The presidents of Bolivia, Ecuador and Venezuela agreed to speak for "Pachamama", or Mother Earth, and civil society at the 21st United Nations Climate Change Conference, or COP21, in Paris this December.
Bolivian President Evo Morales, along with Rafael Correa and Nicolas Maduro, his counterparts from Ecuador and Venezuela respectively, emphasized Monday the role of society in defending the environment, at the closing of the II World People's Conference on Climate Change in Bolivia's Cochabamba.
The three-day forum, during which social organizations, trade unions and indigenous groups from several countries met to discuss climate issues, concluded with a series of proposals, which the presidents assured will be presented at the Paris summit.
United Nations Secretary General Ban Ki-moon also attended the first two days of the conference and was optimistic about a sound and credible global agreement on climate change at COP21.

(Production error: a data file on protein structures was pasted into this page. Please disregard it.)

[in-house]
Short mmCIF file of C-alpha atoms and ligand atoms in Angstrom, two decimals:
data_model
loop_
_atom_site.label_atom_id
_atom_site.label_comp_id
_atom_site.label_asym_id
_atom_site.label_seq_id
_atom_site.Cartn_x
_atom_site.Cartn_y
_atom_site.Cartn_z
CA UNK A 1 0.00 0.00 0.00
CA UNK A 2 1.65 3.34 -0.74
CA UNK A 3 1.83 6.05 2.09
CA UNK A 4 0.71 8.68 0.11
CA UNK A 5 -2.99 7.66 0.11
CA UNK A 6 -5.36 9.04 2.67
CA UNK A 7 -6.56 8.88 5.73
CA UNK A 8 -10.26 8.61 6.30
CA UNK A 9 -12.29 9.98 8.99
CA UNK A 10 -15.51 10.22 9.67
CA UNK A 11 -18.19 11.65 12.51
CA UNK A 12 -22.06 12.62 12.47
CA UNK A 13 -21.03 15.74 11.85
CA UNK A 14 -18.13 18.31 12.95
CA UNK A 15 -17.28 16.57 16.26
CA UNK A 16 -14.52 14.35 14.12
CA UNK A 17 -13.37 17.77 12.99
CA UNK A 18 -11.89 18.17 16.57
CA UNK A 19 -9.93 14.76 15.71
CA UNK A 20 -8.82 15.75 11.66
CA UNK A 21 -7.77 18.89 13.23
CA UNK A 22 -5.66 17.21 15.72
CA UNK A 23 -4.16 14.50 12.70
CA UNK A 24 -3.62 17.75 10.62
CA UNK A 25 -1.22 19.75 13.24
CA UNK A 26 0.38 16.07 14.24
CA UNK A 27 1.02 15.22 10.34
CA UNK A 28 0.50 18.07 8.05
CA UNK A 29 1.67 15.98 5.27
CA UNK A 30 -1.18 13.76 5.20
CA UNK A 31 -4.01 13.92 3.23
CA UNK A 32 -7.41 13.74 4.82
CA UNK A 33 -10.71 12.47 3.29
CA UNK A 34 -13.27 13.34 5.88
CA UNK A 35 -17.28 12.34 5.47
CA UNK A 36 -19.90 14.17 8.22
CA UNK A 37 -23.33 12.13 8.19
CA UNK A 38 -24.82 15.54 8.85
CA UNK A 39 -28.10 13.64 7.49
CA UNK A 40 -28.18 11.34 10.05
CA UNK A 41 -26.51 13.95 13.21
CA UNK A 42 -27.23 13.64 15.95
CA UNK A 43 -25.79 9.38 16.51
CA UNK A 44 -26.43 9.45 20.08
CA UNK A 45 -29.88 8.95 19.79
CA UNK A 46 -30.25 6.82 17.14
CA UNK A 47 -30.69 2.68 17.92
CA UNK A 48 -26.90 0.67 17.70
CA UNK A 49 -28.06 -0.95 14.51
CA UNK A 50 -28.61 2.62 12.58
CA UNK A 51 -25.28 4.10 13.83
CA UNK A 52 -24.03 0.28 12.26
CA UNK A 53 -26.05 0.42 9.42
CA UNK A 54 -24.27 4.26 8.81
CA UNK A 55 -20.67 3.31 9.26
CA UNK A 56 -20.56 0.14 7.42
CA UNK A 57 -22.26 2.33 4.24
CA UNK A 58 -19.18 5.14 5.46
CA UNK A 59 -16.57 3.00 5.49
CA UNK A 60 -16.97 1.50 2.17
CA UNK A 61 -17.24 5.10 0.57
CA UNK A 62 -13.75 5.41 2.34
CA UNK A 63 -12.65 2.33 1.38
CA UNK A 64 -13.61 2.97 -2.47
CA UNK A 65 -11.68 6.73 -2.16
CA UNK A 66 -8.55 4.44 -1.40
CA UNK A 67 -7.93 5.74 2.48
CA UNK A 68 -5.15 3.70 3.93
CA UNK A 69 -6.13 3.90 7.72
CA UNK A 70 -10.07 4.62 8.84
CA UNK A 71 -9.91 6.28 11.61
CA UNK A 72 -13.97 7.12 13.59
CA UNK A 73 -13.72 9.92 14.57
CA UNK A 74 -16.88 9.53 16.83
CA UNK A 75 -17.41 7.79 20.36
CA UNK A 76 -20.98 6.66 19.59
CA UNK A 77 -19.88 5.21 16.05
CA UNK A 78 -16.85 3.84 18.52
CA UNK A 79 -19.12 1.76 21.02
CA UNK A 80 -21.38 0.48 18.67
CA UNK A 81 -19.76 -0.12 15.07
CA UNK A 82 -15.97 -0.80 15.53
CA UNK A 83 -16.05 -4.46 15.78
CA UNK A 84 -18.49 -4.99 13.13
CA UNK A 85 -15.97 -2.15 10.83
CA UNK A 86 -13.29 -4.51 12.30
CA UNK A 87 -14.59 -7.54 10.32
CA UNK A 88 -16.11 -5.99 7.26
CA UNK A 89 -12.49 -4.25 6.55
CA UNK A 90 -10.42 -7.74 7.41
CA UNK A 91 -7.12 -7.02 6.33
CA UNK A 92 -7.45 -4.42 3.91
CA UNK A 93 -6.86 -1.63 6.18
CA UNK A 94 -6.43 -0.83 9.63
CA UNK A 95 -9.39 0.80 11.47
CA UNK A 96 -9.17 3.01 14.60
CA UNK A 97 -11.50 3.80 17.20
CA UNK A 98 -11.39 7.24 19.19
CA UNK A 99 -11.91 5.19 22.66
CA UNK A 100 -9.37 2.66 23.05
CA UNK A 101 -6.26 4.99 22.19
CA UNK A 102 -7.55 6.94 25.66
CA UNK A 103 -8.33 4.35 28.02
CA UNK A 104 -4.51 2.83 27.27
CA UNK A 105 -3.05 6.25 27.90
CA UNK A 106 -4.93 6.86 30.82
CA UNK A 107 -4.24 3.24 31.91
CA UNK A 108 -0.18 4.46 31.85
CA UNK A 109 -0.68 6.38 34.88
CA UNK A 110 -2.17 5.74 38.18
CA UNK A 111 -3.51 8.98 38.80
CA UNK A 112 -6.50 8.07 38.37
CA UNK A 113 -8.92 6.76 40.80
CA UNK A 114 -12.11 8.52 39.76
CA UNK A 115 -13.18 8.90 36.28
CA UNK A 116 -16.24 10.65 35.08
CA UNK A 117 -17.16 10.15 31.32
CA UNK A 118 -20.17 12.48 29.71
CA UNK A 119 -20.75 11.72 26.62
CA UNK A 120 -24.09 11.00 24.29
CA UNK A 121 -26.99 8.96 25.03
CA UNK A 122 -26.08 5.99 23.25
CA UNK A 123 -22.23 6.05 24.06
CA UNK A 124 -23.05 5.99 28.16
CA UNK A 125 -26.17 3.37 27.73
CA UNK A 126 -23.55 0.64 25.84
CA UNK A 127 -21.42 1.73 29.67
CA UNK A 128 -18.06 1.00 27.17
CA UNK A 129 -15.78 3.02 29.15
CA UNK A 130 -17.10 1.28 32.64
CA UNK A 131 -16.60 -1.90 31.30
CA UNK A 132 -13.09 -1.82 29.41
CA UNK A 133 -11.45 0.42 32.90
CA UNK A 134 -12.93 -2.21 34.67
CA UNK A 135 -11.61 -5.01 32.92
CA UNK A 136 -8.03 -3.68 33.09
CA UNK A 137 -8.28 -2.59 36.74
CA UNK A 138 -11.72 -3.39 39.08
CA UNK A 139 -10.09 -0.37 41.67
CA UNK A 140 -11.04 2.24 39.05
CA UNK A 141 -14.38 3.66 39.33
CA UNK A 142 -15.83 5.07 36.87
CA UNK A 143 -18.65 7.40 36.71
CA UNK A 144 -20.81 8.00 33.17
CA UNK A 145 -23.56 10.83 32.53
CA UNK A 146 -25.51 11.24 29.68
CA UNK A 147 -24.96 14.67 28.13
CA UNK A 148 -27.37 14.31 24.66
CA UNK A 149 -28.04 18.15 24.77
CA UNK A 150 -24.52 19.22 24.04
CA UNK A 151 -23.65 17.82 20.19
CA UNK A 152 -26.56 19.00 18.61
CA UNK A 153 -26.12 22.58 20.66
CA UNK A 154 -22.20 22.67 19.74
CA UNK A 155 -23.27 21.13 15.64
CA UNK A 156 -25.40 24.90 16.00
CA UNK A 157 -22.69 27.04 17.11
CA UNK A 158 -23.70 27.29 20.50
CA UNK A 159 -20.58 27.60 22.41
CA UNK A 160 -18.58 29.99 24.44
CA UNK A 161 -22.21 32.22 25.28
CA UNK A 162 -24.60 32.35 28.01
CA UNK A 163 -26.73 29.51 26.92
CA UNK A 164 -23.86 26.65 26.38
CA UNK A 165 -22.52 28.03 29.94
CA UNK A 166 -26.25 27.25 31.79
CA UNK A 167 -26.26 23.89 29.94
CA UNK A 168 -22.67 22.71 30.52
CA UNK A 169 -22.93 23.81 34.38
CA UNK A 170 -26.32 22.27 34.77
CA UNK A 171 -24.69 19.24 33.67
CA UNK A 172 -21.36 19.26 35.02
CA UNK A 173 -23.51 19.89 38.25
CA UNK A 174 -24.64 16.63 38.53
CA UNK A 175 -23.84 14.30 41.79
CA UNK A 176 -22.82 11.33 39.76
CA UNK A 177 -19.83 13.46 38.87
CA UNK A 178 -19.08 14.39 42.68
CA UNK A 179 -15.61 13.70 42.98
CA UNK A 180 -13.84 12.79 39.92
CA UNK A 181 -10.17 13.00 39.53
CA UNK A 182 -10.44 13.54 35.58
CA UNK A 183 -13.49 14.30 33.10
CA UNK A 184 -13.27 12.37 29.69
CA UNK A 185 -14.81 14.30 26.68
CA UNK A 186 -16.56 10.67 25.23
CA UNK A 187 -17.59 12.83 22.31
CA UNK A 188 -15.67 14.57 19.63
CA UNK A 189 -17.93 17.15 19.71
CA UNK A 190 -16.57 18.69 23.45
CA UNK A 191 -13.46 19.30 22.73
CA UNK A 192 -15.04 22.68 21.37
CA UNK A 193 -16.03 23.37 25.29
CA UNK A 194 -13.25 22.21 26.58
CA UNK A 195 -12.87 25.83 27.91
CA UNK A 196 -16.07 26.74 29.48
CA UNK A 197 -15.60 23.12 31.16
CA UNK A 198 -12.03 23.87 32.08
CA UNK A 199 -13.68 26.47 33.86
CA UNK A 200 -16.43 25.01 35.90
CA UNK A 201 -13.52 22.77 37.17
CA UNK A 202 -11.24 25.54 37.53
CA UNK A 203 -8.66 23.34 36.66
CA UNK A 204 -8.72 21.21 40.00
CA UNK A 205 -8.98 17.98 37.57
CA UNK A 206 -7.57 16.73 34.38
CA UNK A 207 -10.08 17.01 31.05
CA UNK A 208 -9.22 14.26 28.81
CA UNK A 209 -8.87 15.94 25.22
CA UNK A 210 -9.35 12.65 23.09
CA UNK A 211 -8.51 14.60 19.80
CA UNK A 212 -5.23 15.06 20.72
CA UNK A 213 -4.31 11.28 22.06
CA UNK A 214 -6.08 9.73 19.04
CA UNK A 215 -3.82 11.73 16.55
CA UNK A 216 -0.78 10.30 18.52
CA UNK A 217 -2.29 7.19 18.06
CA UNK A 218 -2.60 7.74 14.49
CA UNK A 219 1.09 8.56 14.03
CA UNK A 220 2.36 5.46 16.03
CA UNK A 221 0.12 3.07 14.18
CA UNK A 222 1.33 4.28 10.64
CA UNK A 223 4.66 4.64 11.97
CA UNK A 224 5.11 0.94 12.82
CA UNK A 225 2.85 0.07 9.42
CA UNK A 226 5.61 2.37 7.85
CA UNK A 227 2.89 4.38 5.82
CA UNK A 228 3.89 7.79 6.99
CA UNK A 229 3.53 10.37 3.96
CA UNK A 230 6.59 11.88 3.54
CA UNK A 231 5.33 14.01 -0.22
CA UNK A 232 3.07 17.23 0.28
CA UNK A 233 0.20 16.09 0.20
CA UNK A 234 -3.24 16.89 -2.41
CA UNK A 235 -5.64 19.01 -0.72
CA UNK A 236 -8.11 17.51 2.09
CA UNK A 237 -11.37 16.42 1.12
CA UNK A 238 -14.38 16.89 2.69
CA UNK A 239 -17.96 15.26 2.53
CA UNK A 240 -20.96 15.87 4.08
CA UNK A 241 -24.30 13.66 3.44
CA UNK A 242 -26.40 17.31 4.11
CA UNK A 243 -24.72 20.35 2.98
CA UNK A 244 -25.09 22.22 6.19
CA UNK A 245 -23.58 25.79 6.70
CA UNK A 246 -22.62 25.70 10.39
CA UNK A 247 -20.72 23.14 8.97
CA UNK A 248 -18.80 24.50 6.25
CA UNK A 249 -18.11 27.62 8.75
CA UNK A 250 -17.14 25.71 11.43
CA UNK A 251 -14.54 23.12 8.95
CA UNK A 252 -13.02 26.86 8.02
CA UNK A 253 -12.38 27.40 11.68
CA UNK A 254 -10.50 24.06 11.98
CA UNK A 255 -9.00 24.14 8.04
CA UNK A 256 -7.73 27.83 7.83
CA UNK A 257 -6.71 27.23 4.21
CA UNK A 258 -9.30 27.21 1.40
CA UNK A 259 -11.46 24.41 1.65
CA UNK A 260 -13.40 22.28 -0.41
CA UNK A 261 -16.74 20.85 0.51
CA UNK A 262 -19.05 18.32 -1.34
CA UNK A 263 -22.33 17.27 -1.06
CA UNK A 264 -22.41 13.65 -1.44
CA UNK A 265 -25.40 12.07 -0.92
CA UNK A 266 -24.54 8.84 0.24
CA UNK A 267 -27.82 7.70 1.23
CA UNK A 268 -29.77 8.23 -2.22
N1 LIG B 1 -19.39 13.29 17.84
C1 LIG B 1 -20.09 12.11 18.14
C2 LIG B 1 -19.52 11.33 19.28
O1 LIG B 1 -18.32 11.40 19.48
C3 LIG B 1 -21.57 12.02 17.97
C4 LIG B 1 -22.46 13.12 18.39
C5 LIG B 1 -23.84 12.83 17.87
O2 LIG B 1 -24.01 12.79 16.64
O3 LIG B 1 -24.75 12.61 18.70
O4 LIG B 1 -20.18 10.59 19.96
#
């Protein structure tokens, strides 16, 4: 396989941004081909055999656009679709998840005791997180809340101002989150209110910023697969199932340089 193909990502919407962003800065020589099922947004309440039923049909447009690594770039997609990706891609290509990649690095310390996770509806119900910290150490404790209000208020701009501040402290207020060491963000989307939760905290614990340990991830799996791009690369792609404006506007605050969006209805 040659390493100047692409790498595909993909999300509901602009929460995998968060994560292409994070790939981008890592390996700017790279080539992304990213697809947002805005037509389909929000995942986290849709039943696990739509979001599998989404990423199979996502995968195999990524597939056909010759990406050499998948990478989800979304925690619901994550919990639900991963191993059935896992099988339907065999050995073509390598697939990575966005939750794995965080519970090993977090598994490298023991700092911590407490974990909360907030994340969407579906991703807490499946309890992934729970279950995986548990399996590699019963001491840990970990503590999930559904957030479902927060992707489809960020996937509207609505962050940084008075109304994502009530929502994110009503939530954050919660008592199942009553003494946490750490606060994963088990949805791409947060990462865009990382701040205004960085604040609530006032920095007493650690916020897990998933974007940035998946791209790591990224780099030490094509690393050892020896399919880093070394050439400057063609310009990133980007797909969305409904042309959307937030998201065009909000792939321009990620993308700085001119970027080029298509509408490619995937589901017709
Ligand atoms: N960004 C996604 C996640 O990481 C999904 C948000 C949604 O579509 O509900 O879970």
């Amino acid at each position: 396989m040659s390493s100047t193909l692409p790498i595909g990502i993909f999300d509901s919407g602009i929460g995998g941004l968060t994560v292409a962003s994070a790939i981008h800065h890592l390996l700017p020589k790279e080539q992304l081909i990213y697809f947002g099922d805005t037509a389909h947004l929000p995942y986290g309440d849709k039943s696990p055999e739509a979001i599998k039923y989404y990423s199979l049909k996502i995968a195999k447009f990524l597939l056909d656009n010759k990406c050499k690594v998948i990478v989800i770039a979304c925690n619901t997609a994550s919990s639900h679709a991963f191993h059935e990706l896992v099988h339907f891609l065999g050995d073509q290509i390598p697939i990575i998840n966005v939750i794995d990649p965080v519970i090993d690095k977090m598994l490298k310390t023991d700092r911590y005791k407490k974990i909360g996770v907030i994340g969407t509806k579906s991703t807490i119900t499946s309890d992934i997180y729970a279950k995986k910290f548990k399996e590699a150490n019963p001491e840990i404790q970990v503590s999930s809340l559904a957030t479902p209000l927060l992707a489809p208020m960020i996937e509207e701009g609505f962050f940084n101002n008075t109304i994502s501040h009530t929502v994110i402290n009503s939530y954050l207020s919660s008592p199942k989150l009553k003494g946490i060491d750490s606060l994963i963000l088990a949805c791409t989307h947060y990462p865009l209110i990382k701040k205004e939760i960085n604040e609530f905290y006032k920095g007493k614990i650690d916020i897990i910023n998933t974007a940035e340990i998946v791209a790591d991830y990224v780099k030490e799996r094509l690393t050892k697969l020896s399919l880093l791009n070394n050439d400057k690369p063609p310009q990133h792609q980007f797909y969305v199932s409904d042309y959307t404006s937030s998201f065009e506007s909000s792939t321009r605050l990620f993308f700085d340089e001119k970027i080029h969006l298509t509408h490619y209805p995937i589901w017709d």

Civil society representatives proposed the creation of an environmental justice court, recognition of indigenous ancestral knowledge, and demanded developed countries should recognize their climate debt as a legal and moral obligation.
Correa advocated applying the so-called "environmental justice" as a solution to climate change, so the "most polluting countries recognize the damage" they have caused in other nations through exploitation of natural resources and pollution.
He also suggested technology and know-how to fight climate change should be declared "global public assets" to ensure all countries have free access to them, and stressed the need for a "Universal Declaration of Nature's Rights".
"Our peoples are wise, they know exactly what they want, and what the path to follow is," Morales said, expressing confidence in ancestral knowledge of indigenous people.
While Maduro made a call for being alert against "cheating" during the Paris climate summit, Cuban Foreign Minister Bruno Rodriguez warned, his country won't accept any new agreement that dilutes rich and developed nations' existing obligations.
Rodriguez also demanded rich countries provide financial aid as well as clean and green technologies to help fight climate change.
Other notable figures who participated in the forum included the 1980 Nobel Peace laureate from Argentina, Adolfo Perez Esquivel; former Spanish Judge Baltasar Garzon and Spanish MEP Estefania Torres, representing the European United Left group.